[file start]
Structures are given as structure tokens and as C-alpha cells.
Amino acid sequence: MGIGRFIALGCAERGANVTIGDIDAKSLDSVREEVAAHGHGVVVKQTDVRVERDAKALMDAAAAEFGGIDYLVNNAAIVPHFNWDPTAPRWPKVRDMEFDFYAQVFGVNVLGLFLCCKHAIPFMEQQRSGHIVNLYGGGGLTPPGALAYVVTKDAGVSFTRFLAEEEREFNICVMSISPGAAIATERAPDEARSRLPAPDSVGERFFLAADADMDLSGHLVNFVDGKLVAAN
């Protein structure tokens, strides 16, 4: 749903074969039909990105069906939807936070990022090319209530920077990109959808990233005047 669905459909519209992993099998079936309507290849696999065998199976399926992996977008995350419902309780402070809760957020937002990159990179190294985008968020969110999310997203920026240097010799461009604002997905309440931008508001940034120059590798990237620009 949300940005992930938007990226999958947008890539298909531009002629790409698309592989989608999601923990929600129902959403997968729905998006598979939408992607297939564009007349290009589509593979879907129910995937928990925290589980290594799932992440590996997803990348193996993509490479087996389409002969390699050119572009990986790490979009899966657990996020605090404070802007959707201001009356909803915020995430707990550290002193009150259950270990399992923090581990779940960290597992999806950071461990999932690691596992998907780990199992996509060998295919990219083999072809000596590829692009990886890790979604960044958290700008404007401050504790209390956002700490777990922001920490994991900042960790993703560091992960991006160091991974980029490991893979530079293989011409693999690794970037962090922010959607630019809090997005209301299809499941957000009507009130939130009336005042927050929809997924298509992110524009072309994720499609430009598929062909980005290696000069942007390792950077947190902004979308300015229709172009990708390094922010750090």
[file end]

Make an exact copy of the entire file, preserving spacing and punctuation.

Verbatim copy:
Structures are given as structure tokens and as C-alpha cells.
Amino acid sequence: MGIGRFIALGCAERGANVTIGDIDAKSLDSVREEVAAHGHGVVVKQTDVRVERDAKALMDAAAAEFGGIDYLVNNAAIVPHFNWDPTAPRWPKVRDMEFDFYAQVFGVNVLGLFLCCKHAIPFMEQQRSGHIVNLYGGGGLTPPGALAYVVTKDAGVSFTRFLAEEEREFNICVMSISPGAAIATERAPDEARSRLPAPDSVGERFFLAADADMDLSGHLVNFVDGKLVAAN
């Protein structure tokens, strides 16, 4: 749903074969039909990105069906939807936070990022090319209530920077990109959808990233005047 669905459909519209992993099998079936309507290849696999065998199976399926992996977008995350419902309780402070809760957020937002990159990179190294985008968020969110999310997203920026240097010799461009604002997905309440931008508001940034120059590798990237620009 949300940005992930938007990226999958947008890539298909531009002629790409698309592989989608999601923990929600129902959403997968729905998006598979939408992607297939564009007349290009589509593979879907129910995937928990925290589980290594799932992440590996997803990348193996993509490479087996389409002969390699050119572009990986790490979009899966657990996020605090404070802007959707201001009356909803915020995430707990550290002193009150259950270990399992923090581990779940960290597992999806950071461990999932690691596992998907780990199992996509060998295919990219083999072809000596590829692009990886890790979604960044958290700008404007401050504790209390956002700490777990922001920490994991900042960790993703560091992960991006160091991974980029490991893979530079293989011409693999690794970037962090922010959607630019809090997005209301299809499941957000009507009130939130009336005042927050929809997924298509992110524009072309994720499609430009598929062909980005290696000069942007390792950077947190902004979308300015229709172009990708390094922010750090």